Yes, that is the surprise title of Alfredo’s new paper in PLoS Computation Biology! When we discover examples of adaptive plasticity we usually think that it evolved because selection favoured it. But can adaptive plasticity evolve when selection favours non-plastic individuals?

Think of a population of insects that hatches, reproduces and dies twice every year: once in spring and once in autumn. Spring and autumn conditions may be very different, but plasticity could allow the insects to cope with both seasons. Yet, insects born in spring never experience autumn, and vice versa, so natural selection cannot directly favour plasticity. In fact, plastic individuals may do worse than individuals that are not plastic, which means plasticity could consistently be selected against.

This problem is similar to tuning the learning rate in Machine Learning. To teach a machine how to solve a problem, we give it a set of example questions we already know the answer to. Each time the machine gives us the wrong answer, we change its parameters to produce a new answer that is closer to the right one. If the examples share a consistent logic, the machine will eventually find this logic. But if we change the model’s parameters too much with every example shown, the machine will just repeat the solution for the last example, which prevents it from finding the underlying logic that connects the examples.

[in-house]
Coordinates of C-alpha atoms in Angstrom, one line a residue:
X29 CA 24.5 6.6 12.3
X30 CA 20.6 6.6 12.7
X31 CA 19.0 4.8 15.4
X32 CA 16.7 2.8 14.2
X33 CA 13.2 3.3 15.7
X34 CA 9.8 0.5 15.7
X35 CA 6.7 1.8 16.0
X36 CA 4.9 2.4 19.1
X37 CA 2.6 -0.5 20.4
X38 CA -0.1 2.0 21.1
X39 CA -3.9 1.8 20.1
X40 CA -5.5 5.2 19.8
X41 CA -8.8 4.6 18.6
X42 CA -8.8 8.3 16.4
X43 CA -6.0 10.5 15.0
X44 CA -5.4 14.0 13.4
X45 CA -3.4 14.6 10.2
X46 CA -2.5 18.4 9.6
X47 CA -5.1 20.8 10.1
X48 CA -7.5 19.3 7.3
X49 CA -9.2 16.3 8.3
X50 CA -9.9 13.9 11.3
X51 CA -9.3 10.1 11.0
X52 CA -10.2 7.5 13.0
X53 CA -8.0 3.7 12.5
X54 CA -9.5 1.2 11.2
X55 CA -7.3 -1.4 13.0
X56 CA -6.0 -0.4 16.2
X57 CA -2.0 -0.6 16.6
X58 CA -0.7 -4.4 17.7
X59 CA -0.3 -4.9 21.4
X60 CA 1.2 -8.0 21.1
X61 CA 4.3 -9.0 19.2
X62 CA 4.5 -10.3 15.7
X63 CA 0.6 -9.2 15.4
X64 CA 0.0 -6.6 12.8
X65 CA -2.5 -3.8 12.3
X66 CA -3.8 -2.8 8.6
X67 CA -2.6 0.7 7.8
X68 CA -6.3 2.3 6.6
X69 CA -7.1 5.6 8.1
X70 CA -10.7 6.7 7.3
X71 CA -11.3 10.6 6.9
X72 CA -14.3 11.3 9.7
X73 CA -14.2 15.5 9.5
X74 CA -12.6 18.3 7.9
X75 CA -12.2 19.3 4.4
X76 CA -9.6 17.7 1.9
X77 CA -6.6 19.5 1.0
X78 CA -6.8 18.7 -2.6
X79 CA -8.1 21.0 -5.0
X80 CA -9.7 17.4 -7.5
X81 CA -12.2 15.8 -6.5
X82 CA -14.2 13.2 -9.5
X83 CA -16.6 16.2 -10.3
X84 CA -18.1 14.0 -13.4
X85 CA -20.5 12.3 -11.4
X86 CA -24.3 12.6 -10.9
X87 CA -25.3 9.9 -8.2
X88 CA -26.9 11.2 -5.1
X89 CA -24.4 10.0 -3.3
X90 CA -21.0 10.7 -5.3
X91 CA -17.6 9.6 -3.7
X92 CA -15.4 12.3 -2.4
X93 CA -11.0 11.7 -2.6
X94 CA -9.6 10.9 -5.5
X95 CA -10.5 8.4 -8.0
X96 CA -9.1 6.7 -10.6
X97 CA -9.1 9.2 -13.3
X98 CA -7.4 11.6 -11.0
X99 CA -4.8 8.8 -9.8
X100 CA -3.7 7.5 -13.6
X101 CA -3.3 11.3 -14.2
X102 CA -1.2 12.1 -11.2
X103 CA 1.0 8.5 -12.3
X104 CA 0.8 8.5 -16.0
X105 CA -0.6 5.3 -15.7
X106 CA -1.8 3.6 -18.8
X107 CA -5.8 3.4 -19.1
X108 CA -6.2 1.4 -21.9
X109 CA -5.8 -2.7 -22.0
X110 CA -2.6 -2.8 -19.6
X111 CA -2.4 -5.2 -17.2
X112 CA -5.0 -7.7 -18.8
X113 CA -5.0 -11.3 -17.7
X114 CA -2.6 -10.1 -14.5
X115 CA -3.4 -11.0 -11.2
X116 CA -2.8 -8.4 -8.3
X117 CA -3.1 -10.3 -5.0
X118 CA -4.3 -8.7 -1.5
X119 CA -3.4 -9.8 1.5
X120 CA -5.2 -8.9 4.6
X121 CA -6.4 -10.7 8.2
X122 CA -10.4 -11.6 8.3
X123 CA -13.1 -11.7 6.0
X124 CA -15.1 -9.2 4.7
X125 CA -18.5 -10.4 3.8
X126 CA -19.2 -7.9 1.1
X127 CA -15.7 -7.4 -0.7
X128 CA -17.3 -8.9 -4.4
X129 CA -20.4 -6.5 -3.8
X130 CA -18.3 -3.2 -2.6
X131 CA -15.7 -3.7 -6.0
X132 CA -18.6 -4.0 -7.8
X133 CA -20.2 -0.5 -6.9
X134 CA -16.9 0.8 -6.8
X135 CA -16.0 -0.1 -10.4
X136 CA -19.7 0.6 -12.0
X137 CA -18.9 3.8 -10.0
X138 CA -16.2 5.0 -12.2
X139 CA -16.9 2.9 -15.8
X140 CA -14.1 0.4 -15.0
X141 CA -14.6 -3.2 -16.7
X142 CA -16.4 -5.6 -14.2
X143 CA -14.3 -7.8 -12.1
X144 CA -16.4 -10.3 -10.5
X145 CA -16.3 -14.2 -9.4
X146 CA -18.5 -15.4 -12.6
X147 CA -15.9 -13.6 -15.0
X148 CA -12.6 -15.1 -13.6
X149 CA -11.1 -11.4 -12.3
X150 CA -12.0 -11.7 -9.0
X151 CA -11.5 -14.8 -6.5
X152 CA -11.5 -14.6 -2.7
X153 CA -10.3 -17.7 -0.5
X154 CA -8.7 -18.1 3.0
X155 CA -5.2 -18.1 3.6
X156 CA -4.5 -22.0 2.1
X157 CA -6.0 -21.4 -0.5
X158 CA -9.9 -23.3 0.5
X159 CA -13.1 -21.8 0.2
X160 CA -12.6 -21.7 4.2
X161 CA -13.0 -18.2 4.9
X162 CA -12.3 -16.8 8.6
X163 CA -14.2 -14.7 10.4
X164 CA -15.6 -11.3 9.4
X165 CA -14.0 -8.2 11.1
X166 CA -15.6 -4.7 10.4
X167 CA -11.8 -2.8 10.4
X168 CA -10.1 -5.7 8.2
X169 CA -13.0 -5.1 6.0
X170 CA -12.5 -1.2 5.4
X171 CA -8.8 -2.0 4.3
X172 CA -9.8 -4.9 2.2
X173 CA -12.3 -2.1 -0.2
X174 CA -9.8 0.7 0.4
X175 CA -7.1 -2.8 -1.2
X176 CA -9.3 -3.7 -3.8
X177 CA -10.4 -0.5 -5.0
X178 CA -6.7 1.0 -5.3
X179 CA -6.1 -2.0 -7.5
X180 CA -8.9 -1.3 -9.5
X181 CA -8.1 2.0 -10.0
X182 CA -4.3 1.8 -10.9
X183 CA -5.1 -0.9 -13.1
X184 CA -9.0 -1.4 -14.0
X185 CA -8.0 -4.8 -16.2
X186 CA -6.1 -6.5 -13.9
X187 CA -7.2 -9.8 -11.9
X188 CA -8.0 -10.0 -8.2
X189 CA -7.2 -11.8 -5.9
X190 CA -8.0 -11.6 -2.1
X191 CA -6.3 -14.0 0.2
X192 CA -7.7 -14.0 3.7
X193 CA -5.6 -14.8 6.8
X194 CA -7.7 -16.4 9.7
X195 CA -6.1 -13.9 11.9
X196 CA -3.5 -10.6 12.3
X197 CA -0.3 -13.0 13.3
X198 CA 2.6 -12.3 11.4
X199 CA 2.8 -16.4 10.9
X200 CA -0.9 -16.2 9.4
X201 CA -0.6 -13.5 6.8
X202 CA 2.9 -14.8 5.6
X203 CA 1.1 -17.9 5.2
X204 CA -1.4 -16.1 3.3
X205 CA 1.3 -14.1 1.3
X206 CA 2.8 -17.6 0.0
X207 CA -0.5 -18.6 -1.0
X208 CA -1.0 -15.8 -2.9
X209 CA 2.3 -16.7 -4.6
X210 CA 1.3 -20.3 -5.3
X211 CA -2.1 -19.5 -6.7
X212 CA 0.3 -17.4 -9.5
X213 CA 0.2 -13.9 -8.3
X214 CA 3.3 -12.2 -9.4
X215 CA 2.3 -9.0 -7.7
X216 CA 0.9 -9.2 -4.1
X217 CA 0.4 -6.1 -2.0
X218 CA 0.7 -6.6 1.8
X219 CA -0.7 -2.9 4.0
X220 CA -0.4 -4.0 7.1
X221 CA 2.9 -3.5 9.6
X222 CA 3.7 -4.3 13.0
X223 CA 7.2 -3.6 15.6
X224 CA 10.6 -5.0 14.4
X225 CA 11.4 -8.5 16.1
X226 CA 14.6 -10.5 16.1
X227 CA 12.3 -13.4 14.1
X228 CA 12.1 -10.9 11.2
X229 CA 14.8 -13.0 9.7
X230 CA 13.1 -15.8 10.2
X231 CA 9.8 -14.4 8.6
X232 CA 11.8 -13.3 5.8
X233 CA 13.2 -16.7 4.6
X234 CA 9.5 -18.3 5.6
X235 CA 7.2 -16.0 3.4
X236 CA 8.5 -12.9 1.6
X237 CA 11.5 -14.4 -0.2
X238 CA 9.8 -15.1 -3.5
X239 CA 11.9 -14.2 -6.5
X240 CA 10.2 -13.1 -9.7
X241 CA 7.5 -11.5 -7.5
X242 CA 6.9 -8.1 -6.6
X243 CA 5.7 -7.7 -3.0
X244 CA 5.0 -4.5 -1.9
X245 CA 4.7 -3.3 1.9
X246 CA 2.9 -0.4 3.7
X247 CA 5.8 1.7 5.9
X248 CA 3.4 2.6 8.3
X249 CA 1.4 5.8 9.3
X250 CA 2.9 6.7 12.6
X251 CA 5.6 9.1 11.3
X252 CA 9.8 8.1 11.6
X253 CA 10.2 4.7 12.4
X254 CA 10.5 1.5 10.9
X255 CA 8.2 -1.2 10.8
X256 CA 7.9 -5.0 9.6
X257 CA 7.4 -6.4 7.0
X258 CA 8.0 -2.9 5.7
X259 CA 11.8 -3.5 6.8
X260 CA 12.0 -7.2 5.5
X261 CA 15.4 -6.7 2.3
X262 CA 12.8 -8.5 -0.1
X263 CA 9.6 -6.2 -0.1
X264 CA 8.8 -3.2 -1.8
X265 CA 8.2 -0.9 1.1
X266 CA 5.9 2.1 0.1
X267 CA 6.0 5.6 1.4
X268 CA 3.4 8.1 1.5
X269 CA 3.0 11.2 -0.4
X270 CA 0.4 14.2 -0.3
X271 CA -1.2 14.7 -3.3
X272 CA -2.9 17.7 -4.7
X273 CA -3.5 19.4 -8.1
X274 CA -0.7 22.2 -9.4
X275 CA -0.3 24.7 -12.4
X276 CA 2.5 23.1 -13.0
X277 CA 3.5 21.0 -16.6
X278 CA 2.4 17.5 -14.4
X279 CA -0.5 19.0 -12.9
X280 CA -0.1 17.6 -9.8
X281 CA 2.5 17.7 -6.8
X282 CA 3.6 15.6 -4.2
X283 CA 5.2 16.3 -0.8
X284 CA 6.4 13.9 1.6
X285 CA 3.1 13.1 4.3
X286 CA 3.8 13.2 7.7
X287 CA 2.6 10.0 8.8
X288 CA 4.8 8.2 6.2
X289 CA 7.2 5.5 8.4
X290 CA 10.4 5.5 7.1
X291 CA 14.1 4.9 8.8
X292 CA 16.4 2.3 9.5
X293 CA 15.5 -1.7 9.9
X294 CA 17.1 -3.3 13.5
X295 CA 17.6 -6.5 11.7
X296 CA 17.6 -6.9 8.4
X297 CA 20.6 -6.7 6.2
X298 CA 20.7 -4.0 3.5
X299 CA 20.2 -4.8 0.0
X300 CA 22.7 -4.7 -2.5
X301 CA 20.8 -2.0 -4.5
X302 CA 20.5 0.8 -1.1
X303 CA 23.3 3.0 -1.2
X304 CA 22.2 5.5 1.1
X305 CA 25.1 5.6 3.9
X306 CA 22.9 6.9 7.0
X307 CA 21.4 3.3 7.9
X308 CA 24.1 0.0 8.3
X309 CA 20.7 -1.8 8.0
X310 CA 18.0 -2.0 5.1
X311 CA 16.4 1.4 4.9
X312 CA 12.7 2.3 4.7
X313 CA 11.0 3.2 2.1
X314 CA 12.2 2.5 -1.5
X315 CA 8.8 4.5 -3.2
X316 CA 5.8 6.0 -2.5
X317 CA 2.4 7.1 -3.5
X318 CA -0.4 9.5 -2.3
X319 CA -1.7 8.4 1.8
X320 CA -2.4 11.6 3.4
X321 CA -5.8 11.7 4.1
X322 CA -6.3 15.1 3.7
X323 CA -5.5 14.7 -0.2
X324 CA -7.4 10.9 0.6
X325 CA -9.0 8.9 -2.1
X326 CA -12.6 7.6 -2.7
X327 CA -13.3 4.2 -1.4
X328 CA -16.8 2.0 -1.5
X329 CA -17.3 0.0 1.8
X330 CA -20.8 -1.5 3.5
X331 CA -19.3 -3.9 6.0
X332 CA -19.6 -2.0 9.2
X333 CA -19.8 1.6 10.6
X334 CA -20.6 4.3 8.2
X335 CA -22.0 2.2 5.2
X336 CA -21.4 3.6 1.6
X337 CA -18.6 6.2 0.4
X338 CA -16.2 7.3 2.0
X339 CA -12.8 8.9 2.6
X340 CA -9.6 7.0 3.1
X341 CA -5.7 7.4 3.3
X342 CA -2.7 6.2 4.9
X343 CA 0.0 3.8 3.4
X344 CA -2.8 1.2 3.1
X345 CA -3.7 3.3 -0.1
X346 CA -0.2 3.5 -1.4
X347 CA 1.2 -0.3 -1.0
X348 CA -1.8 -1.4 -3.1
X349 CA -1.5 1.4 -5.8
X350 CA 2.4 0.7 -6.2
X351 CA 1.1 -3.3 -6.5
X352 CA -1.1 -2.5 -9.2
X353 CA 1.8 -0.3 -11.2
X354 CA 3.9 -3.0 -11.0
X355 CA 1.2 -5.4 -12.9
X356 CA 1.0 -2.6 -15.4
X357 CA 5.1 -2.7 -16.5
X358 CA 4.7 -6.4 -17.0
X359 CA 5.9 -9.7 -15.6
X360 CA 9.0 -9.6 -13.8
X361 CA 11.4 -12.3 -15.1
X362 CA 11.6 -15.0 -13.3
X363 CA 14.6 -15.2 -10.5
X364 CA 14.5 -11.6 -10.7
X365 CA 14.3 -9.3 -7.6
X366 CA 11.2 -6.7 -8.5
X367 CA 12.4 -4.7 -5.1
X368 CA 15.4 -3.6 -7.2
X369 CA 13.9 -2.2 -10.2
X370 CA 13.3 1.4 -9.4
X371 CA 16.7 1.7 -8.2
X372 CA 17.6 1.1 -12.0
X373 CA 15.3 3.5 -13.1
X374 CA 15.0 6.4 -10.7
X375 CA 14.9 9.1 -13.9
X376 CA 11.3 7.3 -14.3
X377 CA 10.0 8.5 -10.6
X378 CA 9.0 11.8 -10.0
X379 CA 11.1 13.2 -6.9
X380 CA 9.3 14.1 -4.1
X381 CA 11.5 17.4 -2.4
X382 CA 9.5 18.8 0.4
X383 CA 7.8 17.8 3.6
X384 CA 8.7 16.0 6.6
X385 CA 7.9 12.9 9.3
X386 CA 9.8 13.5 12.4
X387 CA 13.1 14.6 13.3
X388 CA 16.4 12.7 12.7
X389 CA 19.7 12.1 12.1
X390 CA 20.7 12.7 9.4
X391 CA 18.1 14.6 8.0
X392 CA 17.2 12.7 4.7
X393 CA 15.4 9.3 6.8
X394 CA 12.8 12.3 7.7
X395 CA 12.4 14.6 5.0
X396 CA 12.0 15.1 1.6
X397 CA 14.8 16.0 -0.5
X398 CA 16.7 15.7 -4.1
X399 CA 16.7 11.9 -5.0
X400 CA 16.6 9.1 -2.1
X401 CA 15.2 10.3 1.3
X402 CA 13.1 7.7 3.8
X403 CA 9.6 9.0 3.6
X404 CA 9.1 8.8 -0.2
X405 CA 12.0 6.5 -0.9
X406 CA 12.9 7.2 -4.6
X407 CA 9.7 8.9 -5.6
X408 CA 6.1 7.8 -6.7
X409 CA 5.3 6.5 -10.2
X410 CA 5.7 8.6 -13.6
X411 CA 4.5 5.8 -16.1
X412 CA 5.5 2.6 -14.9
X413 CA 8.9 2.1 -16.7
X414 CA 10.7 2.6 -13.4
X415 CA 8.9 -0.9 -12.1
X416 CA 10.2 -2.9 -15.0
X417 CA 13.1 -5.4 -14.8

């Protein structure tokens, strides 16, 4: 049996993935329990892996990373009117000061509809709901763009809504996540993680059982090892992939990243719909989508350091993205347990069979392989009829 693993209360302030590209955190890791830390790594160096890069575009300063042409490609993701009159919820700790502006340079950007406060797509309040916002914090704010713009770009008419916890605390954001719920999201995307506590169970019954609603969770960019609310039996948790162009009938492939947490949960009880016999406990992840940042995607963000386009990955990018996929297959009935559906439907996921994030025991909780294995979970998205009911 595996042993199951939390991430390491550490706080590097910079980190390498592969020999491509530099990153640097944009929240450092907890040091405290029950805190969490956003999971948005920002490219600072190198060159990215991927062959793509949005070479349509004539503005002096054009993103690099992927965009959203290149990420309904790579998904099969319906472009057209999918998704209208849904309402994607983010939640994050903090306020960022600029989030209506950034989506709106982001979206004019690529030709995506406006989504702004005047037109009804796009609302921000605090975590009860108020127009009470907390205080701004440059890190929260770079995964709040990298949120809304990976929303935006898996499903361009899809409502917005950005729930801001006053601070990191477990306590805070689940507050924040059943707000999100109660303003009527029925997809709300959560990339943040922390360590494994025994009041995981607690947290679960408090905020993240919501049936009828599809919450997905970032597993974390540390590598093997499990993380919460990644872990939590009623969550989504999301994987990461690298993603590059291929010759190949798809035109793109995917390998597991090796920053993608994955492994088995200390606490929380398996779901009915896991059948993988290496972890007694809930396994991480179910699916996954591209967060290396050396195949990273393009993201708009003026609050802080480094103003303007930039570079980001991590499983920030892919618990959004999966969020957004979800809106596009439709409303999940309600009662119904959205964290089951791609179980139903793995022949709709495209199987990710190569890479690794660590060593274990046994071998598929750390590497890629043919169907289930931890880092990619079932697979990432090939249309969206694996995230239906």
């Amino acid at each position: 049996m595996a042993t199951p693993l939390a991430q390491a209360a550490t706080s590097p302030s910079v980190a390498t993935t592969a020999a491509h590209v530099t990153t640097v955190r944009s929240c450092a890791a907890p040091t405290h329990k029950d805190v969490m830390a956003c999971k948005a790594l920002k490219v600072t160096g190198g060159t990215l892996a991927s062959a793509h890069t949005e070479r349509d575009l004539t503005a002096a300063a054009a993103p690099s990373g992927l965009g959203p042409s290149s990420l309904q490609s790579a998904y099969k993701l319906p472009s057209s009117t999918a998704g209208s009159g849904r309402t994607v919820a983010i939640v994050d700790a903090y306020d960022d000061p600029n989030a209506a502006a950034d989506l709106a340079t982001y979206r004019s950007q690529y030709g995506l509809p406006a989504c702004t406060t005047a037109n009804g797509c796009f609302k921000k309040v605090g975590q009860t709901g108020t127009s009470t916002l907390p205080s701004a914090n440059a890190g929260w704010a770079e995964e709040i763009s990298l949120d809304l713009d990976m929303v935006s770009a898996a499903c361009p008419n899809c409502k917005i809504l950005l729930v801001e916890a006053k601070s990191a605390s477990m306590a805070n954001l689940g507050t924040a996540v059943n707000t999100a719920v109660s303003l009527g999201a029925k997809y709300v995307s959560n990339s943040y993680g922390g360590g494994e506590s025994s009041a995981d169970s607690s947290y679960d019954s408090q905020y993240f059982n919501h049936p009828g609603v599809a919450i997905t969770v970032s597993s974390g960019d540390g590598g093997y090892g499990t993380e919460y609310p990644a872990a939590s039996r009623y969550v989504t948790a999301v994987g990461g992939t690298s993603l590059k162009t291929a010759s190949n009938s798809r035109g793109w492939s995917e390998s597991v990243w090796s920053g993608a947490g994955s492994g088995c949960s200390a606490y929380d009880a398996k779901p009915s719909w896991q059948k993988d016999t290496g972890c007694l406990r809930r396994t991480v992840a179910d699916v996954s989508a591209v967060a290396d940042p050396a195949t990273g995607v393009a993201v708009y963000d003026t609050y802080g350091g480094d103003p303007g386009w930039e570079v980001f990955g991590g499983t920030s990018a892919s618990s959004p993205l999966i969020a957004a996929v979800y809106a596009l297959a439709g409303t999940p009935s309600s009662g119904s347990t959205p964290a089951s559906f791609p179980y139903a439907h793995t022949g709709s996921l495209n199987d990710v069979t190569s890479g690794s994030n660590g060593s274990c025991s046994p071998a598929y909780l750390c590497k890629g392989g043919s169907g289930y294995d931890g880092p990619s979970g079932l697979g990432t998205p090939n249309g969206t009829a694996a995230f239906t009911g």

Just like in machine learning, organisms receive a set of questions in the form of environmental cues and need to provide the right answer in terms of a fit phenotype. Adaptive plasticity is the solution that produces the right phenotype for every environment. Organisms that see only one environment per lifetime could easily “forget” that plasticity is adaptive and instead only produce the right phenotype for their last environment. The offspring of insects that live in spring would be better matched to spring, even though they will have to deal with autumn conditions.

So when does learning theory predict that a machine will learn the logic of plasticity rather than the last solution? And do those predictions hold for a simple representation of evolution by natural selection? To find out, have a look at the paper!